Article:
There's been a rumor for a few weeks that Microsoft is readying a version of its Office suite for the iPad. Most rumors turn out to be false; this one probably is too, but the notion of Office for iPad could be a wise move for Microsoft, if it can really deliver. Users would welcome a good Office for iPad, as the best iPad office productivity suite -- Apple's Pages, Numbers, and Keynote -- has several major holes that muddle its use for many.
The key question, of course, is whether Microsoft could deliver a usable, well-designed Office for iPad. Certainly, what it calls Office on its own Windows Phone 7 mobile OS is a joke, a collection of text-editor-like tools that have no serious utility -- barely updated versions of the useless Office tools from Windows Mobile. The cloud-oriented Office 365 is an awkward subset that works poorly on mobile devices. And Microsoft's radio silence on porting Office to its Metro UI -- the version of Windows 8 meant to run as a stand-alone platform on tablets -- suggests it's not certain it can pull off an Office that works well in a mobile, touch-oriented environment.
[ Get the best apps for your mobile device: InfoWorld picks the best iPad office apps, the best iPad specialty business apps, the best iPhone office apps, the best iPhone specialty apps, the best Android office apps, and the best Android specialty apps. | Learn how to manage iPads, iPhones, Androids, BlackBerrys, and other mobile devices in InfoWorld's 20-page Mobile Management Deep Dive PDF special report. | Keep up on key mobile developments and insights via Twitter and with the Mobile Edge blog and Mobilize newsletter. ]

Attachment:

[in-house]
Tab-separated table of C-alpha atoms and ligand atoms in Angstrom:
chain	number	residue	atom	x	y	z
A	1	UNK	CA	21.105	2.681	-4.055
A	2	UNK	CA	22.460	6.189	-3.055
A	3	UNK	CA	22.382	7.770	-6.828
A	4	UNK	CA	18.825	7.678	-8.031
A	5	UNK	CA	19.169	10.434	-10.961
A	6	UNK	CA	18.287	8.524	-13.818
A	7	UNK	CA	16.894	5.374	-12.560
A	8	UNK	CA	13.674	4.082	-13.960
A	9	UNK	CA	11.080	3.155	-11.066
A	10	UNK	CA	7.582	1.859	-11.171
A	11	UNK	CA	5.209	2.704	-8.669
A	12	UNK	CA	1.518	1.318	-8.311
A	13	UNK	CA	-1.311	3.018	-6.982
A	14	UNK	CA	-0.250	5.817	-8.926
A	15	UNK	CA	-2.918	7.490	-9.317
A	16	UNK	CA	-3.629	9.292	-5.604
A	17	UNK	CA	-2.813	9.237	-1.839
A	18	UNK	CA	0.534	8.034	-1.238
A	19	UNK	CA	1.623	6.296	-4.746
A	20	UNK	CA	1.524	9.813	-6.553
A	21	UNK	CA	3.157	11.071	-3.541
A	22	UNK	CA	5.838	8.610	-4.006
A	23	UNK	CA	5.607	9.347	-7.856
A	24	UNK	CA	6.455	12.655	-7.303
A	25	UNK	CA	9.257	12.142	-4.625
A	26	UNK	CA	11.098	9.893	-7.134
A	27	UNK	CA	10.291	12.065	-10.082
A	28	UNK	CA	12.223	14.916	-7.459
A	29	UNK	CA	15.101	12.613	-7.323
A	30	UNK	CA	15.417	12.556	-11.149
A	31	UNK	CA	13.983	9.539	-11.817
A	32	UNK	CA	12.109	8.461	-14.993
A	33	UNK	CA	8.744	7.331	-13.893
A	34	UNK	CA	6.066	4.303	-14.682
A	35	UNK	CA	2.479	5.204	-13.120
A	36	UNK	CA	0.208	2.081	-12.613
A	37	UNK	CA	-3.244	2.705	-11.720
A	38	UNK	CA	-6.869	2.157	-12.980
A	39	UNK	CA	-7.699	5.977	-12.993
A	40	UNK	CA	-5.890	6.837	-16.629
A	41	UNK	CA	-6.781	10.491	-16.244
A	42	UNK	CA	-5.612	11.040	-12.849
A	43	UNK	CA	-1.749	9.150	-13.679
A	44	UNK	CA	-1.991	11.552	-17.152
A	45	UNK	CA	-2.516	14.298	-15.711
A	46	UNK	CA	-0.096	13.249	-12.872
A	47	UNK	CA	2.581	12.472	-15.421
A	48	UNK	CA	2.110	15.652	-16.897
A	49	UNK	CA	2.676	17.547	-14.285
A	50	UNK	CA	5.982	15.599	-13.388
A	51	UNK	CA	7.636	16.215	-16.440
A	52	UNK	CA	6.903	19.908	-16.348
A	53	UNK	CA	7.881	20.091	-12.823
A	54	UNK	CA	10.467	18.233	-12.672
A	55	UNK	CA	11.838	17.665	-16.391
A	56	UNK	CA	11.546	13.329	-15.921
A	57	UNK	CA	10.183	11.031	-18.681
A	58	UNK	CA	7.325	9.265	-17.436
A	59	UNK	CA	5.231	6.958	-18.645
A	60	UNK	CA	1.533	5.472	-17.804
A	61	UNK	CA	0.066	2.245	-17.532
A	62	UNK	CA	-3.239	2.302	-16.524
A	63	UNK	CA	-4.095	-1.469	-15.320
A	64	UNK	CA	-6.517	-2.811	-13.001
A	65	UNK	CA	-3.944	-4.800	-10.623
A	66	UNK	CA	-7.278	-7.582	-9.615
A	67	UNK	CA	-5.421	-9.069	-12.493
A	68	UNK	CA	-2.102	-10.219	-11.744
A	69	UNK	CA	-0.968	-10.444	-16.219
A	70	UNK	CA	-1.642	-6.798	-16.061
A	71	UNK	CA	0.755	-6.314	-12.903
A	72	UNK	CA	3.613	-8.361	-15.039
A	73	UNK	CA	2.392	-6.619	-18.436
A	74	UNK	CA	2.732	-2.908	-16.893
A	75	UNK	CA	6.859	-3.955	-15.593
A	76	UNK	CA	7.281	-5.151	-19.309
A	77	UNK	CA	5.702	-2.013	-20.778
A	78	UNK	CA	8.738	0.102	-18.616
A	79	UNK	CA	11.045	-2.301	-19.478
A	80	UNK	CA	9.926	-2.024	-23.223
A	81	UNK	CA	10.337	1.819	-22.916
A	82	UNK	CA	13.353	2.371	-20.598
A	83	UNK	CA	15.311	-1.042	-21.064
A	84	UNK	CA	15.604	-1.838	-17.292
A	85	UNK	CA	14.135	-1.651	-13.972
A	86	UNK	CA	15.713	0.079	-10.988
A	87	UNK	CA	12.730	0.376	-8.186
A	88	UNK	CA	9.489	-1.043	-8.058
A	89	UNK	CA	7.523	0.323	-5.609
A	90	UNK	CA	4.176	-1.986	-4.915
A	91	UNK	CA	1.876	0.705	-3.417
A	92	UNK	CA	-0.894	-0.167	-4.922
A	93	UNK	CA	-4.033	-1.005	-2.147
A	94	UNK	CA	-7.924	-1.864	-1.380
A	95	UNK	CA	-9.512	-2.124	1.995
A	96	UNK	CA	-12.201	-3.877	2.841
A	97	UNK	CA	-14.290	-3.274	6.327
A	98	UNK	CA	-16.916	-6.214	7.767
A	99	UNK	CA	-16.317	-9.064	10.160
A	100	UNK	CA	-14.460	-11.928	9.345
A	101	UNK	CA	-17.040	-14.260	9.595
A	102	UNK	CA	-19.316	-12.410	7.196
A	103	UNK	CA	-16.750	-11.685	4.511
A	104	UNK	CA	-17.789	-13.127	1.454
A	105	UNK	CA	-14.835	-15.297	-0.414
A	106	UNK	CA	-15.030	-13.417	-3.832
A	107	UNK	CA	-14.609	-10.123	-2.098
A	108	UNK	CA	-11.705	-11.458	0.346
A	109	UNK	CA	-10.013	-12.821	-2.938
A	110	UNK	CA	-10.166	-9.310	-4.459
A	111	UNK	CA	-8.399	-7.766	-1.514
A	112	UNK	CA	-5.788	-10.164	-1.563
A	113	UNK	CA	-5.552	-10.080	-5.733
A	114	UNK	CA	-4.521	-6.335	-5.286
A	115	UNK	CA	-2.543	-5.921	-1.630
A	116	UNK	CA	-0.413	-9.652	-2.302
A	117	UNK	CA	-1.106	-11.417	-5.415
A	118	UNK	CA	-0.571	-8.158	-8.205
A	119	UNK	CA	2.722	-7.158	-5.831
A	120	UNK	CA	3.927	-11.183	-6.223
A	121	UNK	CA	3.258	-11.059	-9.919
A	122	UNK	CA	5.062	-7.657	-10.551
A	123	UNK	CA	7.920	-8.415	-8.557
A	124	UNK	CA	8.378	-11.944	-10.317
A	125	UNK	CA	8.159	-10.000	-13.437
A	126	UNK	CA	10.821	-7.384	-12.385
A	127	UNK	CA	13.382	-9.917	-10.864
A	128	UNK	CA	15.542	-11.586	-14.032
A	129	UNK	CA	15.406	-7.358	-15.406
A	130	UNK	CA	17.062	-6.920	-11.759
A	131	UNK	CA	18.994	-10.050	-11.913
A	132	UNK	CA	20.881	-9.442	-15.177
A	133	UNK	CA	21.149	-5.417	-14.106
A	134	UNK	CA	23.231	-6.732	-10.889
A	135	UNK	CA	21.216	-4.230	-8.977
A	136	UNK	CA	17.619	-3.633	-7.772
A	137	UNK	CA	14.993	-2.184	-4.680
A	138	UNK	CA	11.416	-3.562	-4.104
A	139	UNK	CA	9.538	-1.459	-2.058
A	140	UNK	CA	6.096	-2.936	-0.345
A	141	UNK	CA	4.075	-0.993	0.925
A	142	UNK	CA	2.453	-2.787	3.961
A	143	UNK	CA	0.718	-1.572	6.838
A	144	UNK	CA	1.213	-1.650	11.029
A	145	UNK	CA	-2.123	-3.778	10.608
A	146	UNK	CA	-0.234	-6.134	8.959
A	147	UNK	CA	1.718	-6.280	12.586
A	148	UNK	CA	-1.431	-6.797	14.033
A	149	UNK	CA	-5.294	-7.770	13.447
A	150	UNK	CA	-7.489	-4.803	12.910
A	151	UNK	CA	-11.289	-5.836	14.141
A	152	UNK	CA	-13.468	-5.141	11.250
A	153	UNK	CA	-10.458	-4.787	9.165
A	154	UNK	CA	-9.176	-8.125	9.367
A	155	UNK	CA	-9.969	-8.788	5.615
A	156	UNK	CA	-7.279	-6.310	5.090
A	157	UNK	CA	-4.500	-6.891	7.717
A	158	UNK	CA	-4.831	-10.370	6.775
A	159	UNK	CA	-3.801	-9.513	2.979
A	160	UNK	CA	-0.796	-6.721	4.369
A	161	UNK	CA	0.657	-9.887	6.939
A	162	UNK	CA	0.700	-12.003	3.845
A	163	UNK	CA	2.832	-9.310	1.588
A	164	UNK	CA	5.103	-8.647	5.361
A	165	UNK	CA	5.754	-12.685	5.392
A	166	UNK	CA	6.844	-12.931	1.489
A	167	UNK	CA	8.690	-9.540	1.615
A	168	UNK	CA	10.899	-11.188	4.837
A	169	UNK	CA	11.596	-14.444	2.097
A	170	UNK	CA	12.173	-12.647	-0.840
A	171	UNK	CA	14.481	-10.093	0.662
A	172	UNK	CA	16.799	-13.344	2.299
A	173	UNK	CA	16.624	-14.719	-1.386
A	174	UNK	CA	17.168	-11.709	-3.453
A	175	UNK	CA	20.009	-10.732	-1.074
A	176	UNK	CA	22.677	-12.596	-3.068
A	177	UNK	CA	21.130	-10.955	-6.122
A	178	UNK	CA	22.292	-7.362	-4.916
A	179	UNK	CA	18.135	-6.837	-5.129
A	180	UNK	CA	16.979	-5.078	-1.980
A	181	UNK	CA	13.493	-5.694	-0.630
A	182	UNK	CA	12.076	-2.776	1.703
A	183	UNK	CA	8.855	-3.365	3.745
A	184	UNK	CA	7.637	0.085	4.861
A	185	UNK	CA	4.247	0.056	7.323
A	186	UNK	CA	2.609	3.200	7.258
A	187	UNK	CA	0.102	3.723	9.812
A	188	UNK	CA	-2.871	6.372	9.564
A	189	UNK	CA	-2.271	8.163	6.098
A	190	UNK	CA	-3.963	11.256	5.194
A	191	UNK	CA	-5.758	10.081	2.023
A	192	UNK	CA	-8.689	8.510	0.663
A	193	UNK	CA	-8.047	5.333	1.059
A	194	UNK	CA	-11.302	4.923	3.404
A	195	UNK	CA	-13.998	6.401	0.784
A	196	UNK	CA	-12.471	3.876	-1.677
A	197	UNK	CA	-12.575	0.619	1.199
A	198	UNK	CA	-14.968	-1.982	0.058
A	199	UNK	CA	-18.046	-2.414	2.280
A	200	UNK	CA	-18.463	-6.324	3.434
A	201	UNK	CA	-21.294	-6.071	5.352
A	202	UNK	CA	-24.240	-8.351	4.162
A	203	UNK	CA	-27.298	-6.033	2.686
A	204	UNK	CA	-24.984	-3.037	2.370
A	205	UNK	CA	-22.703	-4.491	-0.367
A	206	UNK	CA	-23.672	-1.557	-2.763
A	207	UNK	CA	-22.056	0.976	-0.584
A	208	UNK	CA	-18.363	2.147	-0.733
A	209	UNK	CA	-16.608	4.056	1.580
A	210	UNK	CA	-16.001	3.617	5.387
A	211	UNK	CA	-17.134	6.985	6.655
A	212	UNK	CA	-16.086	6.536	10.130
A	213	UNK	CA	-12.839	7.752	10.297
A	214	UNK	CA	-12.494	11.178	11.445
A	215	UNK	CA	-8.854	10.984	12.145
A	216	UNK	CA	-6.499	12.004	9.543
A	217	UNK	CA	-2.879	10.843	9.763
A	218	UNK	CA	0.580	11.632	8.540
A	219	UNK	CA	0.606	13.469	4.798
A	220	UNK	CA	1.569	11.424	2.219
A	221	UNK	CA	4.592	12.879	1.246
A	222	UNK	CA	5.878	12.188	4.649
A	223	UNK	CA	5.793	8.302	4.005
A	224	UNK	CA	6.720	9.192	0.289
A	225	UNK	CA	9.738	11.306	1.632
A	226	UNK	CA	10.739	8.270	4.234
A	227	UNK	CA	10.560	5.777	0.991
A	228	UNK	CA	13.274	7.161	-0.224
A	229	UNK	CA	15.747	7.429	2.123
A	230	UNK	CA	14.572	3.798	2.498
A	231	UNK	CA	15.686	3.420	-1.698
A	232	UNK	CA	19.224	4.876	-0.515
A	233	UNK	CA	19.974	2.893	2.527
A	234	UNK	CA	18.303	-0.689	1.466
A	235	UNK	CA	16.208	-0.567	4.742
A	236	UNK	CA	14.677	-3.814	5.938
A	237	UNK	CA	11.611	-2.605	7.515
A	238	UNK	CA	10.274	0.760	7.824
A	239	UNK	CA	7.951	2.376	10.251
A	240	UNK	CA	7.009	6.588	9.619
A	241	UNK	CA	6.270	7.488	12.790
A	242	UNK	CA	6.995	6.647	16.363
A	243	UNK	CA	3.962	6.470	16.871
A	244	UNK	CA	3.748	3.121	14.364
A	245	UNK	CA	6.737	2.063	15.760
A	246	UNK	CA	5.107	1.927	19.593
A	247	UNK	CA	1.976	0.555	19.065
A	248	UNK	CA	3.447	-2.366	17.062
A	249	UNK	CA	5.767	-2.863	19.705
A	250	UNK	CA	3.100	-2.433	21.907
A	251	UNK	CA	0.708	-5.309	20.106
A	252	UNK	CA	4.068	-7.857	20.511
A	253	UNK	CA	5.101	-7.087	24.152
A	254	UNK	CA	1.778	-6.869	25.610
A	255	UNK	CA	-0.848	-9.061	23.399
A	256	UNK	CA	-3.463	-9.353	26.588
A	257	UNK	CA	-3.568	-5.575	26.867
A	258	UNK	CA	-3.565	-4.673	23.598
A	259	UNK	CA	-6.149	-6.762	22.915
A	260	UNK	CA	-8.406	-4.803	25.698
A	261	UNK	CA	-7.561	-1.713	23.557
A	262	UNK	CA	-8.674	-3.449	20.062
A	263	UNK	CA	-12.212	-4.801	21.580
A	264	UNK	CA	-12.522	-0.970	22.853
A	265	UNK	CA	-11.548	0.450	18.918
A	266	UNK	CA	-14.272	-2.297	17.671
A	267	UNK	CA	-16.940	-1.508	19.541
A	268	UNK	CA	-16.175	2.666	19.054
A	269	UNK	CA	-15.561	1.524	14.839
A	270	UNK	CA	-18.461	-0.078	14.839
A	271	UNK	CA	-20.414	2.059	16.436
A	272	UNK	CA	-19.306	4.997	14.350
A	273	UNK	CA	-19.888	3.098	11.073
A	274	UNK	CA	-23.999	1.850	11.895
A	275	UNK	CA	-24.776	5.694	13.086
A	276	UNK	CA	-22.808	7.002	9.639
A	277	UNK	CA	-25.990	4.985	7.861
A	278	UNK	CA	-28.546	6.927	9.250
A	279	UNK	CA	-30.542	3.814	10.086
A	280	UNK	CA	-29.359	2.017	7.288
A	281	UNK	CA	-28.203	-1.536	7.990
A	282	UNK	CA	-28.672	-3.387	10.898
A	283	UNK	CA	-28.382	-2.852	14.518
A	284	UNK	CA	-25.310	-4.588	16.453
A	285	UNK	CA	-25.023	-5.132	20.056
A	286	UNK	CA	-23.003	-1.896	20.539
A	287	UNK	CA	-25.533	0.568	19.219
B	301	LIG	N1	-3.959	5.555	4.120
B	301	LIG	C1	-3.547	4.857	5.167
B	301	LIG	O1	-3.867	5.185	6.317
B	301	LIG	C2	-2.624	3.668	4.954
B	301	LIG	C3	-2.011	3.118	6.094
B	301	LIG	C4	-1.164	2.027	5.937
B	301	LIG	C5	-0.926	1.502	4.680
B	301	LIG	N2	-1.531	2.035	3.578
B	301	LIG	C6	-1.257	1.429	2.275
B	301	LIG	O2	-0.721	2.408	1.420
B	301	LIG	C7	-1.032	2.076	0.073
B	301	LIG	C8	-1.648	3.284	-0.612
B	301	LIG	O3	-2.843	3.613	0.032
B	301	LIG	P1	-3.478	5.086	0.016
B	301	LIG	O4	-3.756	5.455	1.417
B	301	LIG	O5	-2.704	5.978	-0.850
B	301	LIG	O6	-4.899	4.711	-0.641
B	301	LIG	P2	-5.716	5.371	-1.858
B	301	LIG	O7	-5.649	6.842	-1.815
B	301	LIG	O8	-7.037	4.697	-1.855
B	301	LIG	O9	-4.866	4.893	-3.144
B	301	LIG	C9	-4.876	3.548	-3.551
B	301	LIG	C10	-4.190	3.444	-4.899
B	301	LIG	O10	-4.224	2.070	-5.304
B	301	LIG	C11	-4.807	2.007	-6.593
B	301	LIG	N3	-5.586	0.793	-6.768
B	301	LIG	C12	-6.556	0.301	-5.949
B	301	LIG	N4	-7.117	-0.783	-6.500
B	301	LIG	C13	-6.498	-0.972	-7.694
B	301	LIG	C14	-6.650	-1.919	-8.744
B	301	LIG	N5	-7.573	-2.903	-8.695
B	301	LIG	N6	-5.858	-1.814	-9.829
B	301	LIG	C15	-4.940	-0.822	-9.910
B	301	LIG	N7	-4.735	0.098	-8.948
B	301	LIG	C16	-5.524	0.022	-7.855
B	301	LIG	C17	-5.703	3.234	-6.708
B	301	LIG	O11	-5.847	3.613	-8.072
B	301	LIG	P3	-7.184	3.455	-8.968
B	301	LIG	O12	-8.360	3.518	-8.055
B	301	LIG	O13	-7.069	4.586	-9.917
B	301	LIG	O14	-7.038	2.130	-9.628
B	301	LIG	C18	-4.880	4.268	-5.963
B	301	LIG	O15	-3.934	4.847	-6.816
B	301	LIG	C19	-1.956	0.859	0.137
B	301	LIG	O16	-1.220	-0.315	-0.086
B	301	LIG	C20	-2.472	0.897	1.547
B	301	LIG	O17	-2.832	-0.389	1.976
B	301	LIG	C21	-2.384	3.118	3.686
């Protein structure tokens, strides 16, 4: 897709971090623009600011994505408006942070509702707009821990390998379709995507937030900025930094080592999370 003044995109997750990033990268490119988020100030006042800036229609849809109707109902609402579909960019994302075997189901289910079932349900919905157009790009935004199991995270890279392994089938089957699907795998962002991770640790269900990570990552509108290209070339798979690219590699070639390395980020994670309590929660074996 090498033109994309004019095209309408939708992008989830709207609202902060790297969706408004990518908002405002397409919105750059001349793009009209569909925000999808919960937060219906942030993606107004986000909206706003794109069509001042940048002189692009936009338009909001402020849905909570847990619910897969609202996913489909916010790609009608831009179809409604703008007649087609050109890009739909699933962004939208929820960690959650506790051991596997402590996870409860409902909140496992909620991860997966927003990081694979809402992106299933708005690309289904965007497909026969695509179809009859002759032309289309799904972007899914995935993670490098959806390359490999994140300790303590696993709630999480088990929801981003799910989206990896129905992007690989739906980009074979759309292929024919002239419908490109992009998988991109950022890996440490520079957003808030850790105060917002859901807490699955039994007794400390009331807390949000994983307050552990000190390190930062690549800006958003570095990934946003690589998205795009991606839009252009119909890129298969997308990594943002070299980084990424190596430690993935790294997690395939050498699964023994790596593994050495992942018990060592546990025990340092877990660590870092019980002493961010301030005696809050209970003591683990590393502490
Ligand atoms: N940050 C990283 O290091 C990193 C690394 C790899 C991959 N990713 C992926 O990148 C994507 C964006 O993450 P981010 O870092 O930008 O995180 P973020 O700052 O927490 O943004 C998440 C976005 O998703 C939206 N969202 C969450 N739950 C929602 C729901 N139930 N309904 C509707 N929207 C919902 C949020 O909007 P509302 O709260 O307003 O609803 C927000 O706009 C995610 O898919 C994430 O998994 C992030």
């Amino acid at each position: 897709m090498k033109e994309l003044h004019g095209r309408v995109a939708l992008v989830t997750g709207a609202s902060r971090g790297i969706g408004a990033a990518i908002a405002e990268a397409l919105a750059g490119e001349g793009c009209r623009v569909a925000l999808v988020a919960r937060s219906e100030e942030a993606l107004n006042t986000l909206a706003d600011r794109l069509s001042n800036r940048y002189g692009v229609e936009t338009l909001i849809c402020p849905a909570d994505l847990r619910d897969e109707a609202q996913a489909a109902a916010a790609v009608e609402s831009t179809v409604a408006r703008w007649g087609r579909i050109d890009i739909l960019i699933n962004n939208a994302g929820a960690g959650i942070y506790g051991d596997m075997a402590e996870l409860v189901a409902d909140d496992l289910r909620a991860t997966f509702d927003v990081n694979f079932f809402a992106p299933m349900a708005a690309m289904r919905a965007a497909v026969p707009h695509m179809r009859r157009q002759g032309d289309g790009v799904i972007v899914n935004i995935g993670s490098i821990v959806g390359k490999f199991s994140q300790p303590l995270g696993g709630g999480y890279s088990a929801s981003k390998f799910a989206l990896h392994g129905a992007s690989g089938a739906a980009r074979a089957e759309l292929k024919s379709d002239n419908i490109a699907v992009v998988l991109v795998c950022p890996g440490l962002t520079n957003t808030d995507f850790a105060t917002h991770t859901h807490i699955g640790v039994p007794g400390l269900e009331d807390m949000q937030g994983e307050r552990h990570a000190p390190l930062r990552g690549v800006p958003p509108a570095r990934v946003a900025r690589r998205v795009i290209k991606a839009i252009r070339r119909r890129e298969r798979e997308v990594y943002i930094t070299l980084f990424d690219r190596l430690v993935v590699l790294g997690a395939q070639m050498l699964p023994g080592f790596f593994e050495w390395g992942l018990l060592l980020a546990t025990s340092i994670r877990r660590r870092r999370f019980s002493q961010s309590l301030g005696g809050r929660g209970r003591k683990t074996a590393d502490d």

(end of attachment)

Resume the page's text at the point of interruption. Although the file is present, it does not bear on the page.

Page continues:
On the desktop, Office today is extremely bloated, stuffed full of features that hardly anyone uses, with an opaque interface crammed with hieroglyphic icons and cognitive overload. It's a big fat mess. Shoehorning it into a slimmer environment won't work -- it needs a significant retooling both at the UI level and at the performance level.
Microsoft likes complicated UIs -- that's obvious from the progression from Windows XP to Vista to 7 -- and it has a history of making hardware manufacturers overcome its inefficient software. Microsoft's Mac port of Office has in every version been both inferior in ways that it shouldn't be and even slower to run than the Windows version. In fact, it's faster to run Windows Office on a Mac via desktop virtualization than to run native Mac Office on Mac OS X. What does that tell you?
How could Microsoft possible create an elegant, useful version of Office for iPad when it can't do so anywhere else? I doubt it can.